Arkansas' rice plantings forecast to fall 3% year-over-year to 1.161 million acres, but state will remain largest producer in U.S., USDA says; cotton area to fall to 590,000 acres, down from 680,000 last year
LITTLE ROCK, Arkansas
April 4, 2012
– Many Arkansas farmers are done with watching as weeks of perfect planting weather have passed and are ready to put seed in the ground, even though the state hasn't moved past the danger of a late freeze.
Berry and fruit crops were wiped out in 2007 by a late April freeze and many row crop farmers had to replant. That still-fresh memory kept a lot of growers from their fields during the mildest March on record.
"I think a lot of people remember 2007 when we got an early start and it all came to a crashing halt," said Jason Kelley, extension wheat and feed grains agronomist for the University of Arkansas Division of Agriculture.
Some rice and corn have already been planted and cotton growers are about to start turning dirt.
Kelley said long-range forecasts don't indicate a surprise freeze could be on the way.
Farmers have more to do than simply plant seeds, however.
"There's a lot of competition for growers' attention," said Scott Stiles, an economist with division. "They're preoccupied with planting. But with the warm temperatures, the weeds are coming up as fast as the crops. Growers can't get behind on weed control."
Also, Stiles said corn and soybean prices are high and growers should take the time to lock in those prices for at least part of their crops.
The winter wheat crop, which would be hurt the most by a late freeze, has either headed or is at or near the stage at which the seed grains begin to fill. That's an attractive stage for armyworms, which have been flourishing in the warm weather, Kelley said.
Kelley says the pests can be controlled by defoliating wheat in its late stages or by taking other measures.
Armyworms have been found in Arkansas, Desha, Ashley, Chicot, Lincoln and Prairie counties.
Wheat growers are already spraying fungicide for stripe rust, which has spread to 20 Arkansas counties. Stinkbugs have emerged, but not to the point where growers have to spray for them.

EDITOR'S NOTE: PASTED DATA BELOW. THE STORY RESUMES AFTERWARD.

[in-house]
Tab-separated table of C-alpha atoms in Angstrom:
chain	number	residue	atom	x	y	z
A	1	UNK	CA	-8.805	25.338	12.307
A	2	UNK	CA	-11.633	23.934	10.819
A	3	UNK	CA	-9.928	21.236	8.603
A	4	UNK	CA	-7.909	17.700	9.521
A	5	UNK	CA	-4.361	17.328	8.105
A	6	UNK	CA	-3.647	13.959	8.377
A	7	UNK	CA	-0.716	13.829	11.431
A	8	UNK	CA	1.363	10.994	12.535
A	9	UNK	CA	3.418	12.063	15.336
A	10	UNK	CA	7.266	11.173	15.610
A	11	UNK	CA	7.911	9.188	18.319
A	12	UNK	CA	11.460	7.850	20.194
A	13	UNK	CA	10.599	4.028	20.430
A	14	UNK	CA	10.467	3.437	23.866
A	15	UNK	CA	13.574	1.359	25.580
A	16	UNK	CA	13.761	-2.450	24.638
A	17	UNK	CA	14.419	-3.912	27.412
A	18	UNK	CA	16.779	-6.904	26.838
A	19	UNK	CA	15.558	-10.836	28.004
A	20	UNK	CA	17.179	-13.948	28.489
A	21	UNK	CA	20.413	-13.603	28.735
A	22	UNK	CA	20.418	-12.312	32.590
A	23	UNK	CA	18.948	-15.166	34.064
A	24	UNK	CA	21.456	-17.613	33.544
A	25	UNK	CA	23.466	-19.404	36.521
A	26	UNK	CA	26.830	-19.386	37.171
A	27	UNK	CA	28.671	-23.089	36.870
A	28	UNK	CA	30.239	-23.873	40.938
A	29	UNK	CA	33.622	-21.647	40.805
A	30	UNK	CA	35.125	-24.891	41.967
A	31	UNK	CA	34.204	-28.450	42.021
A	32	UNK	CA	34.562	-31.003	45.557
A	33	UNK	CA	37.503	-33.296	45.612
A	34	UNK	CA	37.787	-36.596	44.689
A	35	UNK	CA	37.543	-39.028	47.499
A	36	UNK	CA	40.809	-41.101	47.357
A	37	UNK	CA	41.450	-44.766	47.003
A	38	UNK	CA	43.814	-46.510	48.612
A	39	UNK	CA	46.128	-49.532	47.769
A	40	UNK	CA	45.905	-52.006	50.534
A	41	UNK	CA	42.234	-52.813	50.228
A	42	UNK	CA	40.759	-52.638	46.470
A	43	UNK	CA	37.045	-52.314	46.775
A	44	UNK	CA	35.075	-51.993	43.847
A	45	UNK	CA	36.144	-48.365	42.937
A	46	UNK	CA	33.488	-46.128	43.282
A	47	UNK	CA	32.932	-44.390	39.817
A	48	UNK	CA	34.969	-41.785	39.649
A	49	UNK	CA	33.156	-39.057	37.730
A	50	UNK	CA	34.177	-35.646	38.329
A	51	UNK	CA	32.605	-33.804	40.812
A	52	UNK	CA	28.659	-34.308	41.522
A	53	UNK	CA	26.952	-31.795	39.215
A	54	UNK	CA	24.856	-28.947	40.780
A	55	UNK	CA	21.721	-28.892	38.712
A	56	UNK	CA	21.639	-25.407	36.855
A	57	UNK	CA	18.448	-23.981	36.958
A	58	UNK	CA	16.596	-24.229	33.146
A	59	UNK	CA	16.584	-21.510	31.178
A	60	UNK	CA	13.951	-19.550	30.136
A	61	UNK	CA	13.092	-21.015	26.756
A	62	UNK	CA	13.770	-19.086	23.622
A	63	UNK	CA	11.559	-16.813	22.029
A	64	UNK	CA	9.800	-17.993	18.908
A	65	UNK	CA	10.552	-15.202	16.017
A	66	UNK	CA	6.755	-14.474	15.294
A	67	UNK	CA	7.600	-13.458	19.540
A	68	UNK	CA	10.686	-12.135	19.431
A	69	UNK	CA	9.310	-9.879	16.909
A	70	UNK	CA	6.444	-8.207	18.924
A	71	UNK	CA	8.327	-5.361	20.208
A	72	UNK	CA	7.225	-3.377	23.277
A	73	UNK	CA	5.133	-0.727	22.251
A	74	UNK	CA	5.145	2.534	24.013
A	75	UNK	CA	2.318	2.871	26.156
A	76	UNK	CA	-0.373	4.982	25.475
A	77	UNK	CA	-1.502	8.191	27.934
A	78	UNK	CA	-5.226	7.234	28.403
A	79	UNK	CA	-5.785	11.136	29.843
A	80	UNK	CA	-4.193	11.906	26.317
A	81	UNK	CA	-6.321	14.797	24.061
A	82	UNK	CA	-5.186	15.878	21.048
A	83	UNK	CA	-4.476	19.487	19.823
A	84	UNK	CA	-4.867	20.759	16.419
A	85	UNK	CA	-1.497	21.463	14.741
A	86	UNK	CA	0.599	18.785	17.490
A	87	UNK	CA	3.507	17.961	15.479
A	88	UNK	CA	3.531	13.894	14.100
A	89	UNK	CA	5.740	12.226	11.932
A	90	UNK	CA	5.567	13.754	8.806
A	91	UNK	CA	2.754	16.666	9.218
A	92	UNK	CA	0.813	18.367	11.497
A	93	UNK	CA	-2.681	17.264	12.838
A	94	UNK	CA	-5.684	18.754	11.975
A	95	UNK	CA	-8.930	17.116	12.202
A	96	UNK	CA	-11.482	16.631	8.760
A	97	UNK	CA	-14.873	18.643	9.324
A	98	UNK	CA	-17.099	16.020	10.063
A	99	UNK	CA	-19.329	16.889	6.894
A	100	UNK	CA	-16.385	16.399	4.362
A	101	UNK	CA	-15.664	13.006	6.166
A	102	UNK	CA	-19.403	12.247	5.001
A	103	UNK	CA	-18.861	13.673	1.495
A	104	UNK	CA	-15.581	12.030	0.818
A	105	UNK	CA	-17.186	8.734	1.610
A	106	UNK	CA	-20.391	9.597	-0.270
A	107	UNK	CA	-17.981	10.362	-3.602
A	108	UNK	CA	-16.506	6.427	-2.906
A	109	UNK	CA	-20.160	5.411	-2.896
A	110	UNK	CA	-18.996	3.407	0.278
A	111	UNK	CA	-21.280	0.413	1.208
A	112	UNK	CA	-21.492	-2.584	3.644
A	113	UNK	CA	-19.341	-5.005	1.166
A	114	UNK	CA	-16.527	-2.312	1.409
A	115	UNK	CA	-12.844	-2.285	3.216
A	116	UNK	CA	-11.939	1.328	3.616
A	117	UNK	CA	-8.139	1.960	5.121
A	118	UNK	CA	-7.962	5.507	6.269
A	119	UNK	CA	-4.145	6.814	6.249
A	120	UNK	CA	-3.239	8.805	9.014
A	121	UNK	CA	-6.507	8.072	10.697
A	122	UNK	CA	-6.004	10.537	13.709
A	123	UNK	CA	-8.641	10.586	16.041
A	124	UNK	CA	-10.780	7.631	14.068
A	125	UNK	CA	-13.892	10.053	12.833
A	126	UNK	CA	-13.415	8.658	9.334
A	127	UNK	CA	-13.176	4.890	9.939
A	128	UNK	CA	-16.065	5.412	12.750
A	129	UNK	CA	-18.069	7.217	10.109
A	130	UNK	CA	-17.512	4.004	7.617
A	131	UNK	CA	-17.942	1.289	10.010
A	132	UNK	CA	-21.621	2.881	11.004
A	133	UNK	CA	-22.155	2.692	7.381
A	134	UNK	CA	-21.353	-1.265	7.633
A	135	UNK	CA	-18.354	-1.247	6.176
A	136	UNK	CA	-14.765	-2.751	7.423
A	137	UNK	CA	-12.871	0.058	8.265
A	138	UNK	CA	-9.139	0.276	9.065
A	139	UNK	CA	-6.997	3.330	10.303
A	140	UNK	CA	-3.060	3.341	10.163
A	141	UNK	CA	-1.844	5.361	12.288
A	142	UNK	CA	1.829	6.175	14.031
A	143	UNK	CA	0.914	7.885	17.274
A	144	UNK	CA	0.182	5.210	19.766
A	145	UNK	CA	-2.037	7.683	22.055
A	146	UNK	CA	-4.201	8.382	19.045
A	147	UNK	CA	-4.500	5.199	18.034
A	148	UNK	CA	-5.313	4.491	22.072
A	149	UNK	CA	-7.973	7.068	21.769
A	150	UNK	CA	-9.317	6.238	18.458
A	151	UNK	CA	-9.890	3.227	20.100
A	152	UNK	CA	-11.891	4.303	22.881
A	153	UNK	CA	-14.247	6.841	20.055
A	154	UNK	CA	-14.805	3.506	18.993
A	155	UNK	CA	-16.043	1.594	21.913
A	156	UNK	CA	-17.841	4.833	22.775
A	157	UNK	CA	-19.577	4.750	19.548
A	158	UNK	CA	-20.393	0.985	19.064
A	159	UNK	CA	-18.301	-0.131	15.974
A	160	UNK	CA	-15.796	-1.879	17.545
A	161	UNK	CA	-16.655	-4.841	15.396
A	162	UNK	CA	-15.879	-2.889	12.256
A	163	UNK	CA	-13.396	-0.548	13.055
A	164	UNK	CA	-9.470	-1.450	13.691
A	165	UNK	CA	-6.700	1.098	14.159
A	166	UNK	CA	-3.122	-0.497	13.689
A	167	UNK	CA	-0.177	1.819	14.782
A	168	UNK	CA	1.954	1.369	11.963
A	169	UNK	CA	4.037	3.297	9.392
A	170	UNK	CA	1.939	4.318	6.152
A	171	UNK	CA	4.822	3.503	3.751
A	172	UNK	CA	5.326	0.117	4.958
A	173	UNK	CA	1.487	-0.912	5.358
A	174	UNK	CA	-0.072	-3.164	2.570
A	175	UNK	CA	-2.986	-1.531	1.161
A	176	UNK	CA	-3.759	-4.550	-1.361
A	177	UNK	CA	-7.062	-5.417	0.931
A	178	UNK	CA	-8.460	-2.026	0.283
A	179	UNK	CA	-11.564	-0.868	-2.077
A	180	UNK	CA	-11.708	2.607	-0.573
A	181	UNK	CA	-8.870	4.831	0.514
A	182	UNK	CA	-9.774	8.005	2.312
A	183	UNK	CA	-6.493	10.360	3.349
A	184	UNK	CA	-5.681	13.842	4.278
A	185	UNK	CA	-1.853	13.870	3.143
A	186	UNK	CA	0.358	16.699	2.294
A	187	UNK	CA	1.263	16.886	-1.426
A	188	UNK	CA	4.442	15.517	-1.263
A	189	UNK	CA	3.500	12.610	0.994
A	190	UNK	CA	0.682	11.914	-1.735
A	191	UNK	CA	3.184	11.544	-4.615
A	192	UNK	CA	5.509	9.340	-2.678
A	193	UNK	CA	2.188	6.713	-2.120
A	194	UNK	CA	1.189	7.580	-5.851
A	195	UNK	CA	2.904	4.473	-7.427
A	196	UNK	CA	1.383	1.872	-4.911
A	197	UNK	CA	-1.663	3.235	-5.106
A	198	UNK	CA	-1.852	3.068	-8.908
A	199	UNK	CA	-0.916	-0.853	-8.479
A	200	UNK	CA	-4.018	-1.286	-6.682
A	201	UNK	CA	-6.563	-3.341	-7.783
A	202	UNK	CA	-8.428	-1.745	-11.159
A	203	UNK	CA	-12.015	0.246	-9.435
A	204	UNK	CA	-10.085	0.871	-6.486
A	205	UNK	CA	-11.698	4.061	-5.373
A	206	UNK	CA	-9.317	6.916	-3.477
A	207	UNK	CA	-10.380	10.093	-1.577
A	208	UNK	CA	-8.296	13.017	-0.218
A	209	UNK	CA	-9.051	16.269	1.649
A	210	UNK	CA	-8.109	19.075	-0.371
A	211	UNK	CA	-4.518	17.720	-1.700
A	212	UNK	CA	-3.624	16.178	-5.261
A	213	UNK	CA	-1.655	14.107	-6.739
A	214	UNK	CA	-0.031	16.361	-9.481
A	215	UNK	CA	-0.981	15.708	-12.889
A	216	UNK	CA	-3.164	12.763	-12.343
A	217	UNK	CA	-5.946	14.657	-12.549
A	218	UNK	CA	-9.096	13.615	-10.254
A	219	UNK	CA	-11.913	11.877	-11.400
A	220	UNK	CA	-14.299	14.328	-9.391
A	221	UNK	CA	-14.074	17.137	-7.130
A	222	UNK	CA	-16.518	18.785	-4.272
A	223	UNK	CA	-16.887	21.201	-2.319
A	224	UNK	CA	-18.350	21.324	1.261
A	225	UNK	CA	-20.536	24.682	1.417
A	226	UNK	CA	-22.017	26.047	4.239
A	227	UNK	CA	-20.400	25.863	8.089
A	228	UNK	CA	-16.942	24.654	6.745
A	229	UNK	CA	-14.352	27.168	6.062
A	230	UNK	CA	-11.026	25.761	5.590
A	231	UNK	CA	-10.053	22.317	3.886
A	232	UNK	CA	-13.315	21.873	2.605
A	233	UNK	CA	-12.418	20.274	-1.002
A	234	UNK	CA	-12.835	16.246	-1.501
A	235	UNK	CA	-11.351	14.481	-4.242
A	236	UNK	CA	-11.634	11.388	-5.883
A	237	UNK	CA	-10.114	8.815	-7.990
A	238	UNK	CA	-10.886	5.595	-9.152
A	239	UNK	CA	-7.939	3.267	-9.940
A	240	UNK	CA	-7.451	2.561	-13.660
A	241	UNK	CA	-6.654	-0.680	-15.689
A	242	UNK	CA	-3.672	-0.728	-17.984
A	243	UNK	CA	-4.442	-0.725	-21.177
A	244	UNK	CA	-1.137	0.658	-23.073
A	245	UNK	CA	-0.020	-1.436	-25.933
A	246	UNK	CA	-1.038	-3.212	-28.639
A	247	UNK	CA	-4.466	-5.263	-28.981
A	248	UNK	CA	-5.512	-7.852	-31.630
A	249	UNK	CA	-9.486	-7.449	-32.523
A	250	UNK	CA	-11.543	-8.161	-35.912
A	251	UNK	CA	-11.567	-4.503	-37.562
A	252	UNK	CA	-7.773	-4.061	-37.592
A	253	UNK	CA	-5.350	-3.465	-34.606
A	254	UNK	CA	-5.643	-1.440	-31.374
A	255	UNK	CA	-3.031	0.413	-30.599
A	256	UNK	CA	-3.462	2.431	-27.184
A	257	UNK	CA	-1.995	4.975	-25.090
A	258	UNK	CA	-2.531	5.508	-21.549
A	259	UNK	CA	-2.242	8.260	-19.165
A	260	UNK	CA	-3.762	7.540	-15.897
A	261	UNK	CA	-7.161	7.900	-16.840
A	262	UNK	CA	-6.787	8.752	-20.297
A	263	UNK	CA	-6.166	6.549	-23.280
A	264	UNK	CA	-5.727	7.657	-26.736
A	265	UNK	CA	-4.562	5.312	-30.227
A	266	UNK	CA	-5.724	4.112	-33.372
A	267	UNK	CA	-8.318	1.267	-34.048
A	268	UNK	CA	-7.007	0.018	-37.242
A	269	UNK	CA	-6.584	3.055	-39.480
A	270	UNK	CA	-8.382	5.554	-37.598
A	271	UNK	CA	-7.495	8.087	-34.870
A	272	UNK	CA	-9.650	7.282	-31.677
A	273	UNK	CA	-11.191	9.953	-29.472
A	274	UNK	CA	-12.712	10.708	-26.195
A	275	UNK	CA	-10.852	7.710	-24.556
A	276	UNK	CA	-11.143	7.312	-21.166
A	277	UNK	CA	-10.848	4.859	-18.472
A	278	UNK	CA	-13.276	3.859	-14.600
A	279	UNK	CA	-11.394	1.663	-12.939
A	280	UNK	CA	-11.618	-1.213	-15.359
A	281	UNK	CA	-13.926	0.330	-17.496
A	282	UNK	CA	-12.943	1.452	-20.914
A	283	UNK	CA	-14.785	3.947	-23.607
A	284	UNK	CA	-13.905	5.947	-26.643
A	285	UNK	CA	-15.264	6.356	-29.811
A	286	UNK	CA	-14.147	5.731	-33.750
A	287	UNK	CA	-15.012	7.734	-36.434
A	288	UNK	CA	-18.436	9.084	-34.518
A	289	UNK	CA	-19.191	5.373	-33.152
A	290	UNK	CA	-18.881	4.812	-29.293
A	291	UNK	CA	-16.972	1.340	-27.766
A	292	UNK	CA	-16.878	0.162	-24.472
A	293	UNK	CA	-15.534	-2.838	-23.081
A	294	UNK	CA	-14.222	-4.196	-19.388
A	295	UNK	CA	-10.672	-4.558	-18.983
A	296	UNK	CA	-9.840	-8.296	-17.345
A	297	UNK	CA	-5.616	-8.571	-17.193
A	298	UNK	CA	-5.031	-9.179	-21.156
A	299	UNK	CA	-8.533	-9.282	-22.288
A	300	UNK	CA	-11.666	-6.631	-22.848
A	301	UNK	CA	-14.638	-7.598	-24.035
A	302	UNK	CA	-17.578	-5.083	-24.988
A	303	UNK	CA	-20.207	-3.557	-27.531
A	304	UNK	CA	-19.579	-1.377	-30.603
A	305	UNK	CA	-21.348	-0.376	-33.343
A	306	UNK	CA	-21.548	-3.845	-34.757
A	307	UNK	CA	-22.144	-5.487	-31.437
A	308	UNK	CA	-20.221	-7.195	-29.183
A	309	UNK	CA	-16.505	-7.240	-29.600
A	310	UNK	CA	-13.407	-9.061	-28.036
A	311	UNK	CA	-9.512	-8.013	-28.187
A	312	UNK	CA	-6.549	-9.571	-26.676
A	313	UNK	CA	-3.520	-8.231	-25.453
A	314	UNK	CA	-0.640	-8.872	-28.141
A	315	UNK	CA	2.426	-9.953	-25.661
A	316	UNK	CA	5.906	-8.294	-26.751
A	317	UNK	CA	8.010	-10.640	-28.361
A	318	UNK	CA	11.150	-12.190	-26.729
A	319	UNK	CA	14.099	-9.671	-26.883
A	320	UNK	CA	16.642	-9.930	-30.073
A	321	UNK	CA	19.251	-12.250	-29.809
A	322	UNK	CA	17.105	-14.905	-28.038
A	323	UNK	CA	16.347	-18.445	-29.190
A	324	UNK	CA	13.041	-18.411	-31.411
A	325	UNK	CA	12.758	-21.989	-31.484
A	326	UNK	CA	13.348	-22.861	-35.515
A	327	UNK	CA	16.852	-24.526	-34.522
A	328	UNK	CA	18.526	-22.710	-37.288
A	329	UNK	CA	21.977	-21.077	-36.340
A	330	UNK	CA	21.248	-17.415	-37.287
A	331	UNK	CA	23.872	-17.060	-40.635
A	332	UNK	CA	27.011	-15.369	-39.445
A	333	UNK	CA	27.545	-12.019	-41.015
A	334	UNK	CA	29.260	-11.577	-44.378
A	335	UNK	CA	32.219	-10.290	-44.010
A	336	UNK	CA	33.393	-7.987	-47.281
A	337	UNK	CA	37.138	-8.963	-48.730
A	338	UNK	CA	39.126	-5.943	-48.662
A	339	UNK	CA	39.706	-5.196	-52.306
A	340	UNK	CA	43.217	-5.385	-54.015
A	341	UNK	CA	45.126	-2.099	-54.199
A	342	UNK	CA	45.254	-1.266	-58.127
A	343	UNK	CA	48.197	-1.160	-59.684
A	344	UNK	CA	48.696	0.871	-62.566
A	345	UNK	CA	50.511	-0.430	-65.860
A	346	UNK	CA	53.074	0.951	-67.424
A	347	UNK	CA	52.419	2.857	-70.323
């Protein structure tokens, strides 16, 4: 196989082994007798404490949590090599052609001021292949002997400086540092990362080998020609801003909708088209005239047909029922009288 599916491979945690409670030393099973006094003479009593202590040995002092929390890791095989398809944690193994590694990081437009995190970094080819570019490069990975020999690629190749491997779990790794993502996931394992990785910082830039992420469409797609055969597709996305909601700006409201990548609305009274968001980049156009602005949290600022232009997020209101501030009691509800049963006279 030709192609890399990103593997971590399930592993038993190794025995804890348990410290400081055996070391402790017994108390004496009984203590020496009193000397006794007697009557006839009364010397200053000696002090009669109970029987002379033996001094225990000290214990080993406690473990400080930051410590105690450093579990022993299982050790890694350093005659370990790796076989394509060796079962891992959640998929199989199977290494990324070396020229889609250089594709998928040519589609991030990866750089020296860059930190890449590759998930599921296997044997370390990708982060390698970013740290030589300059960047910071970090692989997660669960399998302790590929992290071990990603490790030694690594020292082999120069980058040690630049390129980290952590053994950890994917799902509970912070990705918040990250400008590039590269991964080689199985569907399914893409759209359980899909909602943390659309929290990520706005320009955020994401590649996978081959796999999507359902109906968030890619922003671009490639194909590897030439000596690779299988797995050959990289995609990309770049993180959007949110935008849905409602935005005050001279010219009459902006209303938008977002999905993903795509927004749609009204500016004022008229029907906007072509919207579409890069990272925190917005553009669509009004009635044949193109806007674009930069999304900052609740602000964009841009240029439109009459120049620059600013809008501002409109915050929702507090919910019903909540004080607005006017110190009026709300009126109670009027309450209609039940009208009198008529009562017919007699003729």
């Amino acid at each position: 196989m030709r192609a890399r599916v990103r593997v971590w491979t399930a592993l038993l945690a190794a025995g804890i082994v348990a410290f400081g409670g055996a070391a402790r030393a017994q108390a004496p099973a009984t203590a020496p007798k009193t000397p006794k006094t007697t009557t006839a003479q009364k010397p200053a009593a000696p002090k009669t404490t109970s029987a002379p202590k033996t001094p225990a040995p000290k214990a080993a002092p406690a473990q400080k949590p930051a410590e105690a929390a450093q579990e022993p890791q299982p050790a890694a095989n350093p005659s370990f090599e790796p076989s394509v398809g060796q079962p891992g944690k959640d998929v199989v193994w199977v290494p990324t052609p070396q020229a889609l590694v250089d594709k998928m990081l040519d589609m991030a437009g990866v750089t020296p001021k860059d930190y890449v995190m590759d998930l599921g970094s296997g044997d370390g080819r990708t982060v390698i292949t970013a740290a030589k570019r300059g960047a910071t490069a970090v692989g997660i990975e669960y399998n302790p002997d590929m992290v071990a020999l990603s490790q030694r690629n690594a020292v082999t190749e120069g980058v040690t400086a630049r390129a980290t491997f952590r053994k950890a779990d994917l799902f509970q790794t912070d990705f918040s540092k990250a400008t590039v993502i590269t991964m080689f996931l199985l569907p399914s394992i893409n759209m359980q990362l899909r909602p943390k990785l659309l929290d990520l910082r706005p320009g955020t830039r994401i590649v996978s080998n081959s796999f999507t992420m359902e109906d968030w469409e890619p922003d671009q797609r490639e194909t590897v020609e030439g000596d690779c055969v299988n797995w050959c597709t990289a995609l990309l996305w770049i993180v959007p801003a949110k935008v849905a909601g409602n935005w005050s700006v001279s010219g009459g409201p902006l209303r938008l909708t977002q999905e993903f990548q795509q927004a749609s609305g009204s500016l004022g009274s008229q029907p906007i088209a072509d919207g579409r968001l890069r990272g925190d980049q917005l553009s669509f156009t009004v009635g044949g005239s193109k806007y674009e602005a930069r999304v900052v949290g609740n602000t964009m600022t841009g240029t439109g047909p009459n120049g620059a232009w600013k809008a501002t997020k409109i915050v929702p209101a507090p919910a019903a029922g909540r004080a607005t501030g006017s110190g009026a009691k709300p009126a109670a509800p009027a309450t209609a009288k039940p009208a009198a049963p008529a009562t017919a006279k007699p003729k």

The wheat harvest could begin as soon as six weeks from now, a good two weeks early, Kelley said. The warm March temperatures have spurred the crop along.
Stiles noted that with a growing number of herbicide-resistant weeds, weed control isn't as easy as it was a few years ago. Herbicide-resistant pigweed is a problem, and some wheat growers have been beset by herbicide-resistant ryegrass.
Cotton expert for the division Tom Barber said the decrease in cotton acreage is tied to commodity prices and the amount that cotton farmers have to invest at the front end of the growing season. If weather damages the crop early on, a greater proportion of cotton costs would be lost, a worry not shared by cotton and soybean growers.
According to the U.S. Department of Agriculture's prospective planting report issued Friday, soybeans will, as usual, command the most acreage in Arkansas, with 3.30 million acres planted, about the same as last year.
Rice planting is projected to be down to 1.161 million acres, about 3 percent less than last year's 1.196 million acres. Though limited in acreage, the crop customarily grosses more than any other in the state. Arkansas is the nation's leading rice producer. California is second and produces about half as much as Arkansas.
Cotton is projected to fall significantly, with 590,000 acres to be planted this year, down from 680,000 acres last year.
Winter wheat plantings are projected to be down to 540,000 acres this year, compared with 620,000 in 2011. Sorghum acreage is up 60 percent to 160,000 acres, compared with 100,000 last season.
Sweet potato production is to take up 19,000 acres, up from 18,500 last year, enough to make the state the third-largest sweet potato producer in the nation. Peanuts have gained attention from Arkansas farmers this year, though not enough to merit a mention for the state in the USDA projection.
Peanut processors have been recruiting Arkansas farmers to make up acreage lost to dry conditions in Texas and Oklahoma.
Several thousand acres of peanuts are expected to be planted.
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